On April 16, Queen Margarethe II celebrated her 80th birthday. One of the first things she did after the Corona lockdown, on March 13, was to cancel all her birthday celebration events. In a way, she set a good example, as everybody was asked not to meet with no more than ten people, ideally we only should socialize with members of our own household.
As part of the Corona event crawl, we collected web activity related to the Queen’s birthday, which mainly consisted of reactions on social media.
The big challenge – capturing social media
Knowledge of the coronavirus Covid-19 changes continuously. Consequently, authorities, public bodies, private institutions, and companies change information and precaution rules on their webpages frequently. We try to capture as much of these changes as possible. Companies and private individuals offering safety gear for protection against the virus was another facet in the collection. However, capturing all relevant activity on social media was much more challenging than the frequent updates on traditional web pages. Most of the social media platforms use technologies, which Heritrix (used by Netarchive for event crawling) is not able to capture.
More or less successfully, we tried to capture content from Facebook, TikTok, Twitter, YouTube, Instagram, Reddit, Imgur, Soundcloud, and Pinterest. Twitter is the platform we are able to crawl with Heritrix with rather good results. We collect Facebook profiles with an account at Archive-It, as they have a better set of tools for capturing Facebook. With frequent Quality Assurance and follow-ups, we also get rather good results from Instagram, TikTok and Reddit. We capture YouTube videos by crawling the watch-URLs with a specific configuration using YouTube dl. One of the collected YouTube videos comes from the Royal family’s YouTube channel: the Queens address to the people on how to behave to prevent or limit the spreading of the coronavirus (https://www.youtube.com/watch?v=TZKVUQ-E-UI, Fig. 2).
As Heritrix has problems with dynamic web content and streaming, we also used Webrecorder.io, although we have not yet implemented this tool in our harvesting setup. However, captures with Webrecorder.io are only drops in the ocean. The use of Webrecorder.io is manual: a curator clicks on all the elements on a page we want to capture. An example is a page on the BBC website, with a video of the reopening of Danish primary schools after the total lockdown (https://www.bbc.com/news/av/world-europe-52649919/coronavirus-inside-a-reopened-primary-school-in-the-time-of-covid-19, Fig. 3). There is still an issue with ingesting the resulting WARC files from Webrecorder.io in our web archive.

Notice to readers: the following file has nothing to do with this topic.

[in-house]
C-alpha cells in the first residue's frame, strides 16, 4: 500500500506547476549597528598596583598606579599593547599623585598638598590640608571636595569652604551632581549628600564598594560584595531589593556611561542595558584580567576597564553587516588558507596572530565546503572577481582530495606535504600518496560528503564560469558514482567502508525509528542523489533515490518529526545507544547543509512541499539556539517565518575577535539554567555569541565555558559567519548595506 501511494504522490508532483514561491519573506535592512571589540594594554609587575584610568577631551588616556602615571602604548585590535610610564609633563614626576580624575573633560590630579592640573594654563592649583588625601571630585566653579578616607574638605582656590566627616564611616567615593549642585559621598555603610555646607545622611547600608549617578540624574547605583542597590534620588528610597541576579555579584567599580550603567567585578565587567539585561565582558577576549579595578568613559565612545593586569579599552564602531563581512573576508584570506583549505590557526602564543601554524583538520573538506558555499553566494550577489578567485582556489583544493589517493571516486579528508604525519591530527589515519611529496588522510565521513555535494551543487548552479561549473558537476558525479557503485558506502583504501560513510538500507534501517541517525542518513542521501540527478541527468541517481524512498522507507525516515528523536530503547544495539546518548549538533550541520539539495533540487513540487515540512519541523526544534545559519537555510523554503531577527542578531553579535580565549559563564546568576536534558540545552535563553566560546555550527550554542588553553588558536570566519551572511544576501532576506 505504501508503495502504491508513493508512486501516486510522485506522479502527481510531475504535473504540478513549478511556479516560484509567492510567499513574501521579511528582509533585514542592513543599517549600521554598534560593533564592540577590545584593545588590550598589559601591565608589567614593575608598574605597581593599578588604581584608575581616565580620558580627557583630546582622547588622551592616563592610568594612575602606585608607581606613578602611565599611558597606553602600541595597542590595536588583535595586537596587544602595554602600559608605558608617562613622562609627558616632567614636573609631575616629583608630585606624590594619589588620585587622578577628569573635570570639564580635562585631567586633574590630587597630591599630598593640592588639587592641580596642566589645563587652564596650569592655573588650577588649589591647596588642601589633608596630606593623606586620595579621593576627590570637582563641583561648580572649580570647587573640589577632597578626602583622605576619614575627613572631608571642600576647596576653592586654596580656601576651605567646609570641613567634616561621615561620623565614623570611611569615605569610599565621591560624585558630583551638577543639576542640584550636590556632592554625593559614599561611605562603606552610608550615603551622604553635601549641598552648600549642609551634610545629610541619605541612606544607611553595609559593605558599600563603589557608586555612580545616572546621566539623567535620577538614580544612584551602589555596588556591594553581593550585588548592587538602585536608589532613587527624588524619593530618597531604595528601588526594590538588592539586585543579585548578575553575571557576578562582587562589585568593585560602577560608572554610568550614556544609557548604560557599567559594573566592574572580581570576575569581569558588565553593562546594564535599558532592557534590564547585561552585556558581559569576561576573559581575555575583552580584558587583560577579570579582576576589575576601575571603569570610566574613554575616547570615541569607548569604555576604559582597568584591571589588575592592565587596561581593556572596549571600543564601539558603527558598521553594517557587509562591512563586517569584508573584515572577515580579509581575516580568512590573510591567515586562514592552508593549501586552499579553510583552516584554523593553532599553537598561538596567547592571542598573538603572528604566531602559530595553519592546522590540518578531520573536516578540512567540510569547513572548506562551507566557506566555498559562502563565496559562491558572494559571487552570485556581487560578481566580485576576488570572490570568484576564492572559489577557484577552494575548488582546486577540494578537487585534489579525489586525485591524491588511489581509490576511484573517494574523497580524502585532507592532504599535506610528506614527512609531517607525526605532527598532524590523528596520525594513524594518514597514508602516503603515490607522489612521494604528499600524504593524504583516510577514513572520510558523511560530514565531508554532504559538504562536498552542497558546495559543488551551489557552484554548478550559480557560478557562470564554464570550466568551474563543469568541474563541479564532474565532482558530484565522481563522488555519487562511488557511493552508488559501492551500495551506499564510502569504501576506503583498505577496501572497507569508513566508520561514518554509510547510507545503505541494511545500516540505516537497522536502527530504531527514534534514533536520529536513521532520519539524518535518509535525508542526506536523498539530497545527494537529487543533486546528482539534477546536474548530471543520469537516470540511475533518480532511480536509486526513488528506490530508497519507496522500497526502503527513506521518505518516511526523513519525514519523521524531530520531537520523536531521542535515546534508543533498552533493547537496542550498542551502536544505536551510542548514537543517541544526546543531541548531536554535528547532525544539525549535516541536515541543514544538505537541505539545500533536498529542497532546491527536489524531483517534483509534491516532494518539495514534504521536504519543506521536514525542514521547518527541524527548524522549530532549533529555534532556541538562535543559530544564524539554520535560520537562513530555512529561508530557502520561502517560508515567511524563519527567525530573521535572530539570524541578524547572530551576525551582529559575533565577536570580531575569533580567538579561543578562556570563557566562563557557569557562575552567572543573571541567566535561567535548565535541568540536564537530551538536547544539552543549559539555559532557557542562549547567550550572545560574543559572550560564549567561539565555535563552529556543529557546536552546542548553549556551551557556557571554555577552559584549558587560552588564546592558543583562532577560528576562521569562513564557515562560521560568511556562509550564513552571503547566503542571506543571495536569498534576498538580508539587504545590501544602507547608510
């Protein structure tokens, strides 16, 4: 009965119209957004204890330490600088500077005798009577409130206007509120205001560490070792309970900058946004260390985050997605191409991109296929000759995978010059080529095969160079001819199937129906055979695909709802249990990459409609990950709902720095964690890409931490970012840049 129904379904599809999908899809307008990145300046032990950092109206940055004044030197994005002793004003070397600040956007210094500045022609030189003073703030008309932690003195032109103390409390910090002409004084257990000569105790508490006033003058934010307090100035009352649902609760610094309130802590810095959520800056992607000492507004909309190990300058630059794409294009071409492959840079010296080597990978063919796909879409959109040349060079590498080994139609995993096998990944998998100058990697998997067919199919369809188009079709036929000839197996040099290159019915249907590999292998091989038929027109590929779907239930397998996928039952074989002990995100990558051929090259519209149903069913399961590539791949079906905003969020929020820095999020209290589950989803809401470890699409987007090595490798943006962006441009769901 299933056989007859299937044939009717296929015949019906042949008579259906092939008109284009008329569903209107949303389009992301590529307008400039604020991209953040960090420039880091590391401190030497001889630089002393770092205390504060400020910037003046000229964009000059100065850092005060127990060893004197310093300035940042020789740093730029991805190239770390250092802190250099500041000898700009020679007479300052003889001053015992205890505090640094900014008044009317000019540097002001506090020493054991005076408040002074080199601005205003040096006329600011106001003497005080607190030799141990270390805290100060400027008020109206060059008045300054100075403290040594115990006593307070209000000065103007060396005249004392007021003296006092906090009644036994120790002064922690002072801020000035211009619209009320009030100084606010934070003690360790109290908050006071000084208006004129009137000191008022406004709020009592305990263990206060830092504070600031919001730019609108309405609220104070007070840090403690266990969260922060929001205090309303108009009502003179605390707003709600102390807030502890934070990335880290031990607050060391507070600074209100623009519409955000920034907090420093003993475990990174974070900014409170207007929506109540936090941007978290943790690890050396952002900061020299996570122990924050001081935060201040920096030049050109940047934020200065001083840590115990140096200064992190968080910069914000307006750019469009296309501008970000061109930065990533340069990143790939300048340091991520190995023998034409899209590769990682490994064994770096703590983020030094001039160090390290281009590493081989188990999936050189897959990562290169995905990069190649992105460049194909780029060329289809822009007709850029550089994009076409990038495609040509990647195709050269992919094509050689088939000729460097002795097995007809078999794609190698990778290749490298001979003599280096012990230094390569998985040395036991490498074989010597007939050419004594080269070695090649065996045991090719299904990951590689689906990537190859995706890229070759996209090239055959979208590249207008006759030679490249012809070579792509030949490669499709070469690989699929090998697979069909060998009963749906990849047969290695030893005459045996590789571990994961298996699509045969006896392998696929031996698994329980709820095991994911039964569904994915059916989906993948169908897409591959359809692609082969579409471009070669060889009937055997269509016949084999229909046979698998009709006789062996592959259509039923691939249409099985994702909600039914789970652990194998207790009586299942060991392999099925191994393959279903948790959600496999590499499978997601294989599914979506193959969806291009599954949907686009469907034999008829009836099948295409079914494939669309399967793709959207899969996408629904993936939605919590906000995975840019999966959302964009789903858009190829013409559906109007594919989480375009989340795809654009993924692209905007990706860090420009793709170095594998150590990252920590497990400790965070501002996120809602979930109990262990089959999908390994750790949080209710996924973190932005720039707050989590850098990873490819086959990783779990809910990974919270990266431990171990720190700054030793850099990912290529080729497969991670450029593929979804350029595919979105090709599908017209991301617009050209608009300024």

Danes produced a range of podcasts on coronavirus issues. We crawled the podcasts we had identified. We get good results when having an URL to a RSS feed, which we crawl with XML extraction.
Capture as much as possible – a broad crawl
Netarchive runs up to four broad crawls a year. We launched our first broad crawl for 2020 just in the beginning of the Danish Corona lockdown – on March 14. A broad crawl is an in-depth snapshot of all dk-domains and all other Top Level Domains (TDLs) where we have identified Danish content. A side benefit of this broad crawl might be getting Corona-related content into the archive – content which the curators do not find with their different methods. We identify content both with classic/common? keyword searches and using a variety of link scraping tools / link scrapers.
Is the coronavirus related web collection of any value to anybody?
In accordance with the Danish personal data protection law, the public has no access to the archived web material. Only researchers affiliated with Danish research institutions can apply for access in connection with specific research projects. We have already received an application for one research project dealing with values in the Covid-19 communication. We hope that our collection will inspire more research projects.